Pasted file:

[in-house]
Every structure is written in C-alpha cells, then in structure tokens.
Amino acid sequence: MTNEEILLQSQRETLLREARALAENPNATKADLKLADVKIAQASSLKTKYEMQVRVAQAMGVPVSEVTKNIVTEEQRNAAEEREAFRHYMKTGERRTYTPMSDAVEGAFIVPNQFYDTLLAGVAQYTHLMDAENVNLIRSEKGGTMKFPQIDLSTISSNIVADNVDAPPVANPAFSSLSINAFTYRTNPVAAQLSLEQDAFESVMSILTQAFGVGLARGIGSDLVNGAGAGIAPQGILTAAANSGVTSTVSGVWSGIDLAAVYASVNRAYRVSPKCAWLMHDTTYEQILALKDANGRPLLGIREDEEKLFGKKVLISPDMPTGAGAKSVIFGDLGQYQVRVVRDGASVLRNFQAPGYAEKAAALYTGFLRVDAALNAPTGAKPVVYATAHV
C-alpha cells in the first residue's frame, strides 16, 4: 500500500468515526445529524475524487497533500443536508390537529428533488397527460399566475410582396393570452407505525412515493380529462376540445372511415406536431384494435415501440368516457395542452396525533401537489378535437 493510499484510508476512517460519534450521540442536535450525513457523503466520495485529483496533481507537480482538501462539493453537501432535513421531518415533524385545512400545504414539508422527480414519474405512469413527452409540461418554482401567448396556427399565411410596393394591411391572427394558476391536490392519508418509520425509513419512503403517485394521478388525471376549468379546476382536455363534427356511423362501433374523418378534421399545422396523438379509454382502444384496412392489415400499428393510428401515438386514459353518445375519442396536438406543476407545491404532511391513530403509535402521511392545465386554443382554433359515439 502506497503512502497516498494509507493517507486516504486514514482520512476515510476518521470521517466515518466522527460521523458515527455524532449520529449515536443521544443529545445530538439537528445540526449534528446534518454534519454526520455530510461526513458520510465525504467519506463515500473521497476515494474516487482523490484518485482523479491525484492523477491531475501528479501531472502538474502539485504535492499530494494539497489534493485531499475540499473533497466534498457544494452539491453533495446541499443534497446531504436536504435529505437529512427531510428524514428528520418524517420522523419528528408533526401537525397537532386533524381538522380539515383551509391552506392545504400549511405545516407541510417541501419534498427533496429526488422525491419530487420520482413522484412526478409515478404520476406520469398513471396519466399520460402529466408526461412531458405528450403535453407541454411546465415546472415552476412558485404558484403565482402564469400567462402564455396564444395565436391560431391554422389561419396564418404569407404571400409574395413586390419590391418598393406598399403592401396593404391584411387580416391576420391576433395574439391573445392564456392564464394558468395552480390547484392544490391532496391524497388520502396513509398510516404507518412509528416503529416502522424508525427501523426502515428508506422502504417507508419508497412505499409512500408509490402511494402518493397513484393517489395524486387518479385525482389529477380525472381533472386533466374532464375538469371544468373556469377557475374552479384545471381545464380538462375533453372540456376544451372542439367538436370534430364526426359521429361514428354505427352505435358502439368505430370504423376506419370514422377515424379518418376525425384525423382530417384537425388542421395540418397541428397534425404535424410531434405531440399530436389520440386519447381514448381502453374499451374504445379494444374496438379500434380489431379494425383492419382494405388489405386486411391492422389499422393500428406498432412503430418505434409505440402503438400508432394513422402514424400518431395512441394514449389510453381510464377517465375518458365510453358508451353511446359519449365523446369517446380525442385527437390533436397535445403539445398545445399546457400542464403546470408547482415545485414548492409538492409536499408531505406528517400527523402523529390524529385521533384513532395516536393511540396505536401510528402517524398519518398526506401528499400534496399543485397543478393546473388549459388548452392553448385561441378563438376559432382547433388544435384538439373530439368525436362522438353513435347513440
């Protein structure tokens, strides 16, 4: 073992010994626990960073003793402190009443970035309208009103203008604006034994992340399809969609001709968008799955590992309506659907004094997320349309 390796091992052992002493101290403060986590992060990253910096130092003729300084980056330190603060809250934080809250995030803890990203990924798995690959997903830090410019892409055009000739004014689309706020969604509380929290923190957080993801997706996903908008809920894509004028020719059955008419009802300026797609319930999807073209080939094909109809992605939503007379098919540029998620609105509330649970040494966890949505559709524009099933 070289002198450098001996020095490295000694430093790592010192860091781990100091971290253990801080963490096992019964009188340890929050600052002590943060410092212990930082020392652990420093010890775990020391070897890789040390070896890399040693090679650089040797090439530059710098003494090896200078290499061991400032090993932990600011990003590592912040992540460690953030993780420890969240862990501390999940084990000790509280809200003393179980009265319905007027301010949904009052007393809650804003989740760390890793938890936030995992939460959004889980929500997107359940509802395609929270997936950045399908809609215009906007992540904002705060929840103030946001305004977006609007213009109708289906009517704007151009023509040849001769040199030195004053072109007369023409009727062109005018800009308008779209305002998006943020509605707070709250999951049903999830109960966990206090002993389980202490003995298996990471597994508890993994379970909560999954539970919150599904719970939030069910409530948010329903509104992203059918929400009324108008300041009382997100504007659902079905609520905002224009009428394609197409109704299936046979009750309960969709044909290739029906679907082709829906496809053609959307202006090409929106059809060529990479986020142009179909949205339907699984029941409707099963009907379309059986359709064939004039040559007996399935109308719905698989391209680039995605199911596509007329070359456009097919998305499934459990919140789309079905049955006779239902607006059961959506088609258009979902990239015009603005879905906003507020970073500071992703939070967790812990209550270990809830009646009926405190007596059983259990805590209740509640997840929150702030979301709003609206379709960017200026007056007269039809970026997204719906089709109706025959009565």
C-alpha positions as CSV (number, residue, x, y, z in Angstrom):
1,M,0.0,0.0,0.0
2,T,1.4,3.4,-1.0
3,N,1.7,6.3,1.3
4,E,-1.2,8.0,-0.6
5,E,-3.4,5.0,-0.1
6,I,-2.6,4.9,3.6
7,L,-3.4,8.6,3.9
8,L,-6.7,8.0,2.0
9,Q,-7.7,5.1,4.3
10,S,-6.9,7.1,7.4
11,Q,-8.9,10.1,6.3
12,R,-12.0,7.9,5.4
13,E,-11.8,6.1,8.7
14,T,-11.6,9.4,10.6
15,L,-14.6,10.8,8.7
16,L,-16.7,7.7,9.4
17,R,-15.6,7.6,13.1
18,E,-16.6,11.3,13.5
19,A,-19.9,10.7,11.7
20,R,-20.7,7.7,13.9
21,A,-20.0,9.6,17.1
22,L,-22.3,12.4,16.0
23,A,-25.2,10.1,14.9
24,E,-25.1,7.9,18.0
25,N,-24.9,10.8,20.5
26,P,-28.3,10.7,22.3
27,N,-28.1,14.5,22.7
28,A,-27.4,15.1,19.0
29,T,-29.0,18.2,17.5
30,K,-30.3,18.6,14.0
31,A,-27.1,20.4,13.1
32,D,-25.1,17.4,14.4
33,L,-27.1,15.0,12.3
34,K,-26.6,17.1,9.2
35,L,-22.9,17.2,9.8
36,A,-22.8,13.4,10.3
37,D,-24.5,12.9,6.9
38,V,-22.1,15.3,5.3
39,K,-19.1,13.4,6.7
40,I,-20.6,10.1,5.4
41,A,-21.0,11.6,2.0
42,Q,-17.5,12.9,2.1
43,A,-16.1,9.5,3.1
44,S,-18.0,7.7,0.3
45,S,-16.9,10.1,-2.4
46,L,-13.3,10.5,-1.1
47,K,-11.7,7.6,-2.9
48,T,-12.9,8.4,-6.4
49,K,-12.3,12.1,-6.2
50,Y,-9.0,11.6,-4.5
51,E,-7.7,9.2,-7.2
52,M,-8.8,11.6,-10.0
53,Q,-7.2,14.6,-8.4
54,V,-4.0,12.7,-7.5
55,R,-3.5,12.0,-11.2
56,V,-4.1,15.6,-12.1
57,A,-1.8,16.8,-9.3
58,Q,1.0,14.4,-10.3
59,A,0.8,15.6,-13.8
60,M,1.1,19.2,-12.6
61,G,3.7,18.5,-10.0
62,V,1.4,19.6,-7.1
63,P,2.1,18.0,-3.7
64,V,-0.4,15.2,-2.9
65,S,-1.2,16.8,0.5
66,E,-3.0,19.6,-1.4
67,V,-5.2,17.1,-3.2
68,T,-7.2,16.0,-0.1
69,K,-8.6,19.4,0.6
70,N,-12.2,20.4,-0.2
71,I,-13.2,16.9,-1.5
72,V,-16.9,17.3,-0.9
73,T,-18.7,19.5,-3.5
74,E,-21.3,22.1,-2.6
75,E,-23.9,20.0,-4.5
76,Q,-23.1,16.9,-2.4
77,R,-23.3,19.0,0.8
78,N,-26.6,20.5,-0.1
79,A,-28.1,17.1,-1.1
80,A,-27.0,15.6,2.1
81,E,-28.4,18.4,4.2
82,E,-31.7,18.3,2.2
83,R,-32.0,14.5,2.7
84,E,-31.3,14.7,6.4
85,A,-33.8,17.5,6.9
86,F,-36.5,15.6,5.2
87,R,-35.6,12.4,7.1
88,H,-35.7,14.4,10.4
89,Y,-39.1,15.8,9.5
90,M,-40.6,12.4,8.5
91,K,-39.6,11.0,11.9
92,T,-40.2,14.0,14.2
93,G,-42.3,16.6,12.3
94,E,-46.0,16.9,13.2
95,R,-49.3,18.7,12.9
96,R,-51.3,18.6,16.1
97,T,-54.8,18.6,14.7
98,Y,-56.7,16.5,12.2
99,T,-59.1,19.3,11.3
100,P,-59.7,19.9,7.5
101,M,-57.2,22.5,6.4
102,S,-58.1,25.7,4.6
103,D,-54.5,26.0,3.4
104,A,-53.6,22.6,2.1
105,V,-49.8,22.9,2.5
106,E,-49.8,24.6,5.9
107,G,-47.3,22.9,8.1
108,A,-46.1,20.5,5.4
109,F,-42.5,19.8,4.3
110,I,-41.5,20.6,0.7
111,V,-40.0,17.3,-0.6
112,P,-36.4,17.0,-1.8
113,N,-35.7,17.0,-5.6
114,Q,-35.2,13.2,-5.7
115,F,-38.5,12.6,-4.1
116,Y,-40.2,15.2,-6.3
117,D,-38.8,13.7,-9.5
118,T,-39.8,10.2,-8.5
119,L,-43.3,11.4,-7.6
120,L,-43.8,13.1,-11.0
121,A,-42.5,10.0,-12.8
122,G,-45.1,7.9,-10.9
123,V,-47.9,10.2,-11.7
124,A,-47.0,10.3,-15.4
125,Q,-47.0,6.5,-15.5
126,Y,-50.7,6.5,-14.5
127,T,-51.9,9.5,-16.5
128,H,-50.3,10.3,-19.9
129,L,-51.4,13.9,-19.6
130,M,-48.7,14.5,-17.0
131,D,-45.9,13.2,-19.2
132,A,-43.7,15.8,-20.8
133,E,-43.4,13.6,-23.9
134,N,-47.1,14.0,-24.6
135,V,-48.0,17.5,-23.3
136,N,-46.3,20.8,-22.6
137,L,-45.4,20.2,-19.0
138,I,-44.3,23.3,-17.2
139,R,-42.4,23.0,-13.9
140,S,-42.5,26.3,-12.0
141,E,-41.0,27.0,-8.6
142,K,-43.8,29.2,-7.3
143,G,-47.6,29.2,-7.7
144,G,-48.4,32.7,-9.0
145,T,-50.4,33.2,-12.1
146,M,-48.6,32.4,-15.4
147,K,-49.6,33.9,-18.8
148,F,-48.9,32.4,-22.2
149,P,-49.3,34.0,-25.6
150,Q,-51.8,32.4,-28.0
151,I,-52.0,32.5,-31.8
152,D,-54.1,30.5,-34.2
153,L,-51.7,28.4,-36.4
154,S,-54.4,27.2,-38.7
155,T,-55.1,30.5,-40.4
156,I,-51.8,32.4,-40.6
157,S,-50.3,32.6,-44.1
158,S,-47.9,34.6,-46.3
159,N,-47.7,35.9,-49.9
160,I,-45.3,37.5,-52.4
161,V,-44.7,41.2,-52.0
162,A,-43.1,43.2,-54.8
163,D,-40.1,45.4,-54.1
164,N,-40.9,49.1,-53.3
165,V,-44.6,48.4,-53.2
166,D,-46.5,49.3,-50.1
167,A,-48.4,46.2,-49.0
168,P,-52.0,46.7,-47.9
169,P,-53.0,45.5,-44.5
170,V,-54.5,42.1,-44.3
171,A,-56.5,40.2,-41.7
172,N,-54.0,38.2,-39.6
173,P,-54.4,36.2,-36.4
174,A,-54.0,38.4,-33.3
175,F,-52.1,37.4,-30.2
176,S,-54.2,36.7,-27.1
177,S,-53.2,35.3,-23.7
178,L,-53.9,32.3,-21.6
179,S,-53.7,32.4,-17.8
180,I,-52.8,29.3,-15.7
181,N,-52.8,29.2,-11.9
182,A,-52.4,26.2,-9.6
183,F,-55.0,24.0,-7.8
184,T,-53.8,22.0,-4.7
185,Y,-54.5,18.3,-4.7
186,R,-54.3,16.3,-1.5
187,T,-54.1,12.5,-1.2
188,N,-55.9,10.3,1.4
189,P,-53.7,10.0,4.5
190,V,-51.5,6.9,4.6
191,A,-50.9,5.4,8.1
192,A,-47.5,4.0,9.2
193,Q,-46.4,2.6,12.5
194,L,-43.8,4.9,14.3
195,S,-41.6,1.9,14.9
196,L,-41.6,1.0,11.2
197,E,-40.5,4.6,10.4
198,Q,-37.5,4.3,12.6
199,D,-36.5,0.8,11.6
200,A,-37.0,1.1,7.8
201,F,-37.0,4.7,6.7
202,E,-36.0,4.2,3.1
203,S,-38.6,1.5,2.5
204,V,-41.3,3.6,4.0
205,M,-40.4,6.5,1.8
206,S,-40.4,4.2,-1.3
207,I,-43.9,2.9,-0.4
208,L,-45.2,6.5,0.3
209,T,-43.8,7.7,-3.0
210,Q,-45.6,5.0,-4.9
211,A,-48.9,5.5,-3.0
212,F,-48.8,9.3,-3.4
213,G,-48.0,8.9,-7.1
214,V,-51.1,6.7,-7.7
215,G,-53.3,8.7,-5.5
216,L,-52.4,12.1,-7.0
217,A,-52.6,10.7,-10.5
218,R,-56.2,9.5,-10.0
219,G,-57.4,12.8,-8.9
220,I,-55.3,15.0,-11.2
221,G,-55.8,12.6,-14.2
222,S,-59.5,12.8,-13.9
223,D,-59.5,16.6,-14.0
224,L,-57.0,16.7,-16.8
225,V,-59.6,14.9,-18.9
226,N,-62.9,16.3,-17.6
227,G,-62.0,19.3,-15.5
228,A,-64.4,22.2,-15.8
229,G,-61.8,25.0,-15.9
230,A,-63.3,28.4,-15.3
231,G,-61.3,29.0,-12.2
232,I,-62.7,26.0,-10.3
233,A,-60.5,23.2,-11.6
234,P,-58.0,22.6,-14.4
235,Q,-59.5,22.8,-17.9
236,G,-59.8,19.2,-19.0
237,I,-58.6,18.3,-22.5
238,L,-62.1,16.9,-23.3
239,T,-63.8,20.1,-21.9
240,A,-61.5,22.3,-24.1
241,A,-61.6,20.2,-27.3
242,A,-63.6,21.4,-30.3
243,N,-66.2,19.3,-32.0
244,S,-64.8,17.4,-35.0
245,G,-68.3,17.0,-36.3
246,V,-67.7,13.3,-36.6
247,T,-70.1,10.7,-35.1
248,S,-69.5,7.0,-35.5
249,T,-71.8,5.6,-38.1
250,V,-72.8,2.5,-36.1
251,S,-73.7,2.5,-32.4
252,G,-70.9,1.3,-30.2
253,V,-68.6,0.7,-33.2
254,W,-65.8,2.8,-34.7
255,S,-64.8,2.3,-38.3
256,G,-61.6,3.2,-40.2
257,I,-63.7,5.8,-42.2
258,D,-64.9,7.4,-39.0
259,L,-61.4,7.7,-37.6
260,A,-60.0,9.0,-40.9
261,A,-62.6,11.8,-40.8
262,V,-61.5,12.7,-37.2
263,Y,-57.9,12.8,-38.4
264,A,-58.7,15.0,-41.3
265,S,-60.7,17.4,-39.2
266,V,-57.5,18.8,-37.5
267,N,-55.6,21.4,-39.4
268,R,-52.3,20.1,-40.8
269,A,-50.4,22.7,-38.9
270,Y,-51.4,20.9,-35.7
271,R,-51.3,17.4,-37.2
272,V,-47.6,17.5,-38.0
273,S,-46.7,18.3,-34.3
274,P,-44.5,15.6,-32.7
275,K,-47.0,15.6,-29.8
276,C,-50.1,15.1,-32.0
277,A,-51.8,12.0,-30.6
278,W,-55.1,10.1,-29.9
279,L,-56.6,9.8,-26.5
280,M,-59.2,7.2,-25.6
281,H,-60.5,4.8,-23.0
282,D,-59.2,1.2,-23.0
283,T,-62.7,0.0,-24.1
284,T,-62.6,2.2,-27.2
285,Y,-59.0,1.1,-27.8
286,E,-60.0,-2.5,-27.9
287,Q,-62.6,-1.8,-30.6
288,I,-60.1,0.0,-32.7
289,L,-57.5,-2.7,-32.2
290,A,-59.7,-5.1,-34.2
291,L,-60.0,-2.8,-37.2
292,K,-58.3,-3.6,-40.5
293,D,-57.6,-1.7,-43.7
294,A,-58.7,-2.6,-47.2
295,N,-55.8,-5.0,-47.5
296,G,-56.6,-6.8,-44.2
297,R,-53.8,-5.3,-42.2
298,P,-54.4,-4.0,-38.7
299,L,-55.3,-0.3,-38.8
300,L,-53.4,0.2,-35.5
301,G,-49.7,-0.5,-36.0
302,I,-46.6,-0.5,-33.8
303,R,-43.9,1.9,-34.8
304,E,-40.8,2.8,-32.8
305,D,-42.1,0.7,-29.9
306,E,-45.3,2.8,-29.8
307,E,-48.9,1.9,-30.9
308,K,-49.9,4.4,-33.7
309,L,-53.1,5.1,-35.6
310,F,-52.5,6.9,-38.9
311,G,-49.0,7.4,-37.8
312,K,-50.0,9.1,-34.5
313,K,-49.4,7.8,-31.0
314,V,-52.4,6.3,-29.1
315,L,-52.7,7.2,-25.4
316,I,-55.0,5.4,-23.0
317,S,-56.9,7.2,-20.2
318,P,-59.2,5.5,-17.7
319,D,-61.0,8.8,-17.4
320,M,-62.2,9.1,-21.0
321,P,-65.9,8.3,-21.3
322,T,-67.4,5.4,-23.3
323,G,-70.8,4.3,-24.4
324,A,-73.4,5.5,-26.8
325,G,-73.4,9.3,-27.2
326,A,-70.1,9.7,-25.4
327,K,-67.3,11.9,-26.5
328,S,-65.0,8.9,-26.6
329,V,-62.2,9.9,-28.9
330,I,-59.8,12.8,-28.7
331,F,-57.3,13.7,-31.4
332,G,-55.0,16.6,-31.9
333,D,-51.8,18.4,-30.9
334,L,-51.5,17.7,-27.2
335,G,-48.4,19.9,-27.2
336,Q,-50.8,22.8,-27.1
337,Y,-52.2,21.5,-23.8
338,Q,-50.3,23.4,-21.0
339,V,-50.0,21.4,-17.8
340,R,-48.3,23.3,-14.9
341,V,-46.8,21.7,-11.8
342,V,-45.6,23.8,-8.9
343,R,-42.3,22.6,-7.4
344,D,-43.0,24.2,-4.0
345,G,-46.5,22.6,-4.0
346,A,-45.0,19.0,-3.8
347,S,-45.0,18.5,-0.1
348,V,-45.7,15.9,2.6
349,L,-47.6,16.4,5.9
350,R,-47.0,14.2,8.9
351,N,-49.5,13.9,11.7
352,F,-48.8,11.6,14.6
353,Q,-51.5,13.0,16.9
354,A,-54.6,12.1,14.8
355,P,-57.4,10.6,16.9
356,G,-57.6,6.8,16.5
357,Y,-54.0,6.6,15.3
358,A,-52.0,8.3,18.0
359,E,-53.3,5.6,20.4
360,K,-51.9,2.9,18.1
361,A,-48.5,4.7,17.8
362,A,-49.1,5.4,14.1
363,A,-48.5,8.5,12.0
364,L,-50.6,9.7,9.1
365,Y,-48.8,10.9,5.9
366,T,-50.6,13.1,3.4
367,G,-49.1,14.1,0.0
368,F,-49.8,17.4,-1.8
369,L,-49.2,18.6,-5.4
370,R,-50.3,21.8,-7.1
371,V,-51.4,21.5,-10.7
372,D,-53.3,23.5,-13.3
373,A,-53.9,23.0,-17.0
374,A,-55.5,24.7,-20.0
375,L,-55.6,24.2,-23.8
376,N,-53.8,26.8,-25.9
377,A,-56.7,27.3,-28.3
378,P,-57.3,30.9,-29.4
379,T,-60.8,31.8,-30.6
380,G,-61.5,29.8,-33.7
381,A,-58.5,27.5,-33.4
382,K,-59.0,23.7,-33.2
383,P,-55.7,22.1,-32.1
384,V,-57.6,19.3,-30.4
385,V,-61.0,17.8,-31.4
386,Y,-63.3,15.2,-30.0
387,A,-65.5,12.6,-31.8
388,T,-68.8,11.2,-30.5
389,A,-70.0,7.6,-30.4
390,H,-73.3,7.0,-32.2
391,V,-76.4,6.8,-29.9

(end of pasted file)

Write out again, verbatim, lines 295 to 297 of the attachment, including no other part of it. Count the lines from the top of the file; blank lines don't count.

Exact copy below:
289,L,-57.5,-2.7,-32.2
290,A,-59.7,-5.1,-34.2
291,L,-60.0,-2.8,-37.2